Tone

Tone is the way you say something. When speaking, tone is evident in the way you pronounce your words, the syllables you emphasize, the way you slow down and speed up over each sound. Spoken tone is also enhanced by your facial expression and hand gestures—if applicable. Unfortunately, you can’t rely on those things when writing. Instead, your tone is conveyed through diction, the words that you choose to use. 


Have you ever gotten mad about something someone told you just because of the way they said it to you? Maybe it was criticism you needed to hear, but still, they took so much pleasure bringing you down that you lost your temper. Well, then, you know all about tone!

Consider the difference between these two sentences:

Ex: I bought a car.

   Ex: I effected a transaction to advance my transportational needs.

The first is simple and direct. The second is pretentious to the point of gibberish. But tone is often more than this. Consider these sentences:

Ex: You should probably get a haircut.

   Ex: I know you don’t really want to, but you should consider a haircut in the near future.

  Ex: Your hair is a bit shaggy. Have you considered a haircut?

The first sentence is direct and informal—you  might say this to someone you know well. The second sentence is also informal, but adds some consideration for the audience’s feelings. By doing this, the speaker has shown concern for any doubts the audience may have—in certain situations, this kind of consideration may be the key to persuading the reader to agree with you! The final sentence puts the burden of action on the audience. The speaker has made an observation and a subtle suggestion. For some situations, this may be effective. For others, it may not work at all.

Tone also reveals how the writer feels about the topic at hand. Consider these sentences:

Ex: The police should be respected at all times.

Ex: The cops should be respected accordingly. 

The first sentence is formal and suggests admiration for law enforcement. The second sentence says the same thing, but in a subtly different way. The replacement of the formal “police” with the less formal “cops” reveals  not a lack of respect, but less respect for law enforcement. The phrase “should be respected accordingly” may suggest that law enforcement deserve respect, but the addition of “accordingly” suggests that respect given is respect returned— that the speaker is not automatically respectful— only if the “cops” are first respectful in turn. Tone can be subtle like this. What does your word choice say about your attitudes?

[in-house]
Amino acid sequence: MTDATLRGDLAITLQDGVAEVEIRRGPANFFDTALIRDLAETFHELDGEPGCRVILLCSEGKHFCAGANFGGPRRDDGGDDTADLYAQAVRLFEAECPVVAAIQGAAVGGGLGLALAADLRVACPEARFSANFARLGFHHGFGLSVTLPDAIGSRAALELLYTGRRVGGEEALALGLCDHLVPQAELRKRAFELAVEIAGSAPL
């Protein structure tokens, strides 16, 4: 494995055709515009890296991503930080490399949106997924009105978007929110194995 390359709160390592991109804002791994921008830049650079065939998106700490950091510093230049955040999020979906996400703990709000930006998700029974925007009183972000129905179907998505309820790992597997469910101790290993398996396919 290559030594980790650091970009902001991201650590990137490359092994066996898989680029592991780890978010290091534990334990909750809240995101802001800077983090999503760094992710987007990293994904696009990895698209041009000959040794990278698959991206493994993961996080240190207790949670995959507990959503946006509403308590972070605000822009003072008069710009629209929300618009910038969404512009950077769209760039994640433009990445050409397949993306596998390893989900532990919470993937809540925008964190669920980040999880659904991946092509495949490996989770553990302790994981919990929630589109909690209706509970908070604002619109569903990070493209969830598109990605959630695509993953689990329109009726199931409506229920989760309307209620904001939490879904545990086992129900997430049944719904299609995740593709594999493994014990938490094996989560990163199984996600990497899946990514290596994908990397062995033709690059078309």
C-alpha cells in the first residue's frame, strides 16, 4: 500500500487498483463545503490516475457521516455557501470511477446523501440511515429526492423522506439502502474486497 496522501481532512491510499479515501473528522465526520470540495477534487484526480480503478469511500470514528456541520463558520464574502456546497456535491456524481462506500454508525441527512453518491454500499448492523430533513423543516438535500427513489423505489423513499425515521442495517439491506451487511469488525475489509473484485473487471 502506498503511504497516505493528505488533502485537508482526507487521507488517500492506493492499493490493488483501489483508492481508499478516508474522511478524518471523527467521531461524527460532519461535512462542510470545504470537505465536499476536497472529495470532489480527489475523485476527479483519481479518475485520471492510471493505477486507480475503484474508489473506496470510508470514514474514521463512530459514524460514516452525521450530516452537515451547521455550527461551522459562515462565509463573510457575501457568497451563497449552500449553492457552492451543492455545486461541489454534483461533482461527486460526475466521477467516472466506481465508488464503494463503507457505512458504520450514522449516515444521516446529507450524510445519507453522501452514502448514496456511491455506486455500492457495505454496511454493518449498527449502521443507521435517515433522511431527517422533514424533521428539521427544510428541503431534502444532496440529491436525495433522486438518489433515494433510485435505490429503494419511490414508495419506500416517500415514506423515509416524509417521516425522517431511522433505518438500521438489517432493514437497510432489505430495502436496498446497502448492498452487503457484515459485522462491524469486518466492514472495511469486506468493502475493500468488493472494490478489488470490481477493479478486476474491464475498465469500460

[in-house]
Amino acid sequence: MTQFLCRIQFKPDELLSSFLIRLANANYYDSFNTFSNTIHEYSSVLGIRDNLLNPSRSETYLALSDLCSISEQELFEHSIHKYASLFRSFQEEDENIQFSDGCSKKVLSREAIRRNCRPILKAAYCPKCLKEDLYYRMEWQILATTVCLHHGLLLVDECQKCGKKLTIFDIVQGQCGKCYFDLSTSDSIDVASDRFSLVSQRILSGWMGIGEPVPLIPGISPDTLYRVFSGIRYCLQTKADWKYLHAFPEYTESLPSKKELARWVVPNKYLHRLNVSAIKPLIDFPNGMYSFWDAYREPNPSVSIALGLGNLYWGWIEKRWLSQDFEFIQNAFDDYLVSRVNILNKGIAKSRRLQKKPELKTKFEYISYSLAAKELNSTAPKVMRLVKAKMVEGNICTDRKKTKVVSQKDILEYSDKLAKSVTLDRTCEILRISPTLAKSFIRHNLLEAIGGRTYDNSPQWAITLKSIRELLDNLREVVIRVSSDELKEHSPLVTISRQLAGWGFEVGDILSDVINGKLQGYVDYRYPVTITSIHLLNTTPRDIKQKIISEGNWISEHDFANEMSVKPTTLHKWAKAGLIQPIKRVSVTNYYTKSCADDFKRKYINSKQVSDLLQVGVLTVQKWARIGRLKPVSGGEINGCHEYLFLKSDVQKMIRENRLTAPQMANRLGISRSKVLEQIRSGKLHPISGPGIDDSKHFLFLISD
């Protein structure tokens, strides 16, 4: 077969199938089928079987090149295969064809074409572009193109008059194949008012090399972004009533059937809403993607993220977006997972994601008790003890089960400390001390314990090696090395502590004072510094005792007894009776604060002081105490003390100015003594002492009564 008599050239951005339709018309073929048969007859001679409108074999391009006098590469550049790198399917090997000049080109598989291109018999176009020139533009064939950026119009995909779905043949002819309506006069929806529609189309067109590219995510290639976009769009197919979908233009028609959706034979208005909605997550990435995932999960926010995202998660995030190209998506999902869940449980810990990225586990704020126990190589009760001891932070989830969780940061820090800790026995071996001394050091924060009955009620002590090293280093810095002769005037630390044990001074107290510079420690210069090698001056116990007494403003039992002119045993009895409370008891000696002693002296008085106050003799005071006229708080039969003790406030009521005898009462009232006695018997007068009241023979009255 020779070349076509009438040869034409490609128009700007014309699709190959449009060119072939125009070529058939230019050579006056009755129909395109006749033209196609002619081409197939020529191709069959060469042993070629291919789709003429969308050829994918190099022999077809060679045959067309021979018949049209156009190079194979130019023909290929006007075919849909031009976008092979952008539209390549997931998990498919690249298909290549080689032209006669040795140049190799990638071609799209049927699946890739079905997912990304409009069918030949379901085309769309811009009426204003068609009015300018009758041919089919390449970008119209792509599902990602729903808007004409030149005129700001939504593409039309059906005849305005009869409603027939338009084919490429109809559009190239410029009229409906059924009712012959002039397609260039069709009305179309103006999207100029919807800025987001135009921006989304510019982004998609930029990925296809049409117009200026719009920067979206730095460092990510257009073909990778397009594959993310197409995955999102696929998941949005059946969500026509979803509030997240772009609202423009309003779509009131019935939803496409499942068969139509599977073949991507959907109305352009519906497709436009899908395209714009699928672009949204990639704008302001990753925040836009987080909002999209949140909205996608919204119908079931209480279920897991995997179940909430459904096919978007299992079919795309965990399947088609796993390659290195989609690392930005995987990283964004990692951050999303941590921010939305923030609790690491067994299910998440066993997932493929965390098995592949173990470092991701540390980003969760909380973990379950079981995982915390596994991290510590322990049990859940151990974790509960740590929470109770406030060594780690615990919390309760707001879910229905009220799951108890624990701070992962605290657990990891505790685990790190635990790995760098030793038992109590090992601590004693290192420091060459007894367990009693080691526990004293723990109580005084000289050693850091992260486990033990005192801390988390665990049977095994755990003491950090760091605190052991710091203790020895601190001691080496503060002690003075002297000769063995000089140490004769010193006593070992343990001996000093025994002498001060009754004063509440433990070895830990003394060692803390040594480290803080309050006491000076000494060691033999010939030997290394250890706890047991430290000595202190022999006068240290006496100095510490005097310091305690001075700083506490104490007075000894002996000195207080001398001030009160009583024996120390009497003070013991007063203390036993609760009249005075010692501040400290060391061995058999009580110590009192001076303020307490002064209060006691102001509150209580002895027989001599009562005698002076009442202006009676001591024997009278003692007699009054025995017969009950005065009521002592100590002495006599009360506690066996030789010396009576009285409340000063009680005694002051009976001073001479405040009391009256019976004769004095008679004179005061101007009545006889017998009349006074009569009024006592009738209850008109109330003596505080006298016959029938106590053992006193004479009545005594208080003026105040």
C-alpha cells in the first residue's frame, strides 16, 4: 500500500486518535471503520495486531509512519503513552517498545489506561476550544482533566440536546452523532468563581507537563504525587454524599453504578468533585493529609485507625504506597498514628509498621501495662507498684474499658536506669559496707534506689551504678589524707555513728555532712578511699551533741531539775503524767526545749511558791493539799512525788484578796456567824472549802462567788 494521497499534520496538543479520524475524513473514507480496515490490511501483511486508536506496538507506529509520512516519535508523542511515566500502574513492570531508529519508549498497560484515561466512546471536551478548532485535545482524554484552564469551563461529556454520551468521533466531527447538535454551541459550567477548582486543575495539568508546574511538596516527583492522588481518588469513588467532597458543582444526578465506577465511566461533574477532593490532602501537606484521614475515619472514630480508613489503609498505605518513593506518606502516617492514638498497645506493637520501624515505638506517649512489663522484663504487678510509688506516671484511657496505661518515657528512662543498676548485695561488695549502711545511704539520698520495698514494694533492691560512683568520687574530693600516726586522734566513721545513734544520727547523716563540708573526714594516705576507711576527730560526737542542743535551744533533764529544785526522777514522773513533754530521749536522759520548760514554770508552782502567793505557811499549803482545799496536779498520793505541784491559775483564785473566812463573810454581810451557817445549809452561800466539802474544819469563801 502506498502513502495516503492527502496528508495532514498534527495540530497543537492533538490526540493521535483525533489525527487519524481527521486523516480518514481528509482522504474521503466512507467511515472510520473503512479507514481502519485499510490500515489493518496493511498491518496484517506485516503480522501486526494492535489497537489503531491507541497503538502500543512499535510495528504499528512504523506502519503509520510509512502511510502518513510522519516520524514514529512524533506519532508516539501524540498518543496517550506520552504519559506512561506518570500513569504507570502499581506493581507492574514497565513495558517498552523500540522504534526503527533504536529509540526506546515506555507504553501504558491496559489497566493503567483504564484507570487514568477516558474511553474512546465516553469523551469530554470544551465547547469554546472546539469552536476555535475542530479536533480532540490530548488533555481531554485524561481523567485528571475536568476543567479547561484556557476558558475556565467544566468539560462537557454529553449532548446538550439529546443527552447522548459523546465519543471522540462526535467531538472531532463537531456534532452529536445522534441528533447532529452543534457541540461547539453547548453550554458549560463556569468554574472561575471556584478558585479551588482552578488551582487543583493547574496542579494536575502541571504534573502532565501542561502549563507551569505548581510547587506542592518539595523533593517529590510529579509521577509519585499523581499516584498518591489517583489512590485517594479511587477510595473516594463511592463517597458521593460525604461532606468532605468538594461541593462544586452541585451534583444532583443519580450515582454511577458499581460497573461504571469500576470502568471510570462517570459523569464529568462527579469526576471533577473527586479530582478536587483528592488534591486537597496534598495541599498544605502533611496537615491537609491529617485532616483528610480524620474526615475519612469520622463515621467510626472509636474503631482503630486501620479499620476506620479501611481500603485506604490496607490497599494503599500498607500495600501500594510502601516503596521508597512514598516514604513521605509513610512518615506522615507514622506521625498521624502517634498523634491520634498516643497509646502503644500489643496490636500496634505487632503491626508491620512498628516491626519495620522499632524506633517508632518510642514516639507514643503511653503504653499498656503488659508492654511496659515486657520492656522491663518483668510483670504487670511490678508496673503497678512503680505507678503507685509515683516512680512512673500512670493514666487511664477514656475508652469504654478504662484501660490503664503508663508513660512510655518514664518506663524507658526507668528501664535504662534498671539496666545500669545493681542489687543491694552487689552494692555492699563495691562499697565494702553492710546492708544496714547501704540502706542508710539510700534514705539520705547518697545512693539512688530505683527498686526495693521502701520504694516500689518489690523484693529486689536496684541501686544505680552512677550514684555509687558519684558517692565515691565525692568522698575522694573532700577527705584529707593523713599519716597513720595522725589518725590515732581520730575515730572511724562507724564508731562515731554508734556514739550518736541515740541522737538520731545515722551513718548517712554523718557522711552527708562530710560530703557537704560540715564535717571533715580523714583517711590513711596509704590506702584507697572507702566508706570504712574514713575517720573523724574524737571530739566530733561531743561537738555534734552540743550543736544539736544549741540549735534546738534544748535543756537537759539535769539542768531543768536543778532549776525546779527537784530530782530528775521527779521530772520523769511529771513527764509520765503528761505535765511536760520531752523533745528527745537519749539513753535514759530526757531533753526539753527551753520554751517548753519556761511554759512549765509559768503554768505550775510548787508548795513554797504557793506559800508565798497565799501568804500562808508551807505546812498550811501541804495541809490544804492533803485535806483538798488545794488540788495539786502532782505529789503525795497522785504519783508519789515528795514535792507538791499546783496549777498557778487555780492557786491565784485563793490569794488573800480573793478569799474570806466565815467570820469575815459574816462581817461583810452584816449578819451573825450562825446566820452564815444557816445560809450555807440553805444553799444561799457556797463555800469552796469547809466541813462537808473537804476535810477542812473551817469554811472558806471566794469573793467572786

How can I improve my tone?

If someone has commented on your tone, you should step back and consider the assignment again. What is your purpose? Who is your audience? What message are you trying to communicate? Tone may be a matter of formality. It may be a question of your feelings about the topic. Or it may be that you are addressing the wrong audience for the assignment.

When revising your tone, picture your audience in front of you. What words will they respond to? What words will they understand and appreciate? When in doubt, go back to the beginning: what is the assignment?

Why is it important to use appropriate academic language?

The words writers choose reflect the formality or informality of the rhetorical situation. Academic writing often calls for the use of formal diction, in contrast to the less formal language of everyday conversation. The use of conversational language and informal tone—writing as we speak—in academic papers is often too casual and may weaken the credibility of the writer. On the other hand, the use of language that is pompous or stuffy can make the writing sound overly complex. Utilizing language appropriate to the academic context can help to create balanced communication between writer and reader.

How can informal or overly formal language be revised?

  • Replace slang or colloquial (conversational) terms with precise, conventional language.
  • Replace informal conversational language with academically-focused language; the use of third-person point of view and appropriate terminology can often help with this process.
  • Simplify language that may come across as pompous or stuffy.

Let’s look at an example:

  • Informal: When he talked about the BP Oil Spill, President Obama dropped names to impress his audience. (casual, conversational language)
  • Pompous: Communicating with the municipal group concerning the petrol company’s misfortunate escape of emollient, President Obama alludes to erudite scientific scholars and research communities so as to institute a sense of trust amongst his supporters. (pompous, stuffy)
  • Formal: In his speech regarding the BP Oil Spill, President Obama referenced knowledgeable scientists and research groups in order to establish credibility with his audience. (appropriate academic language)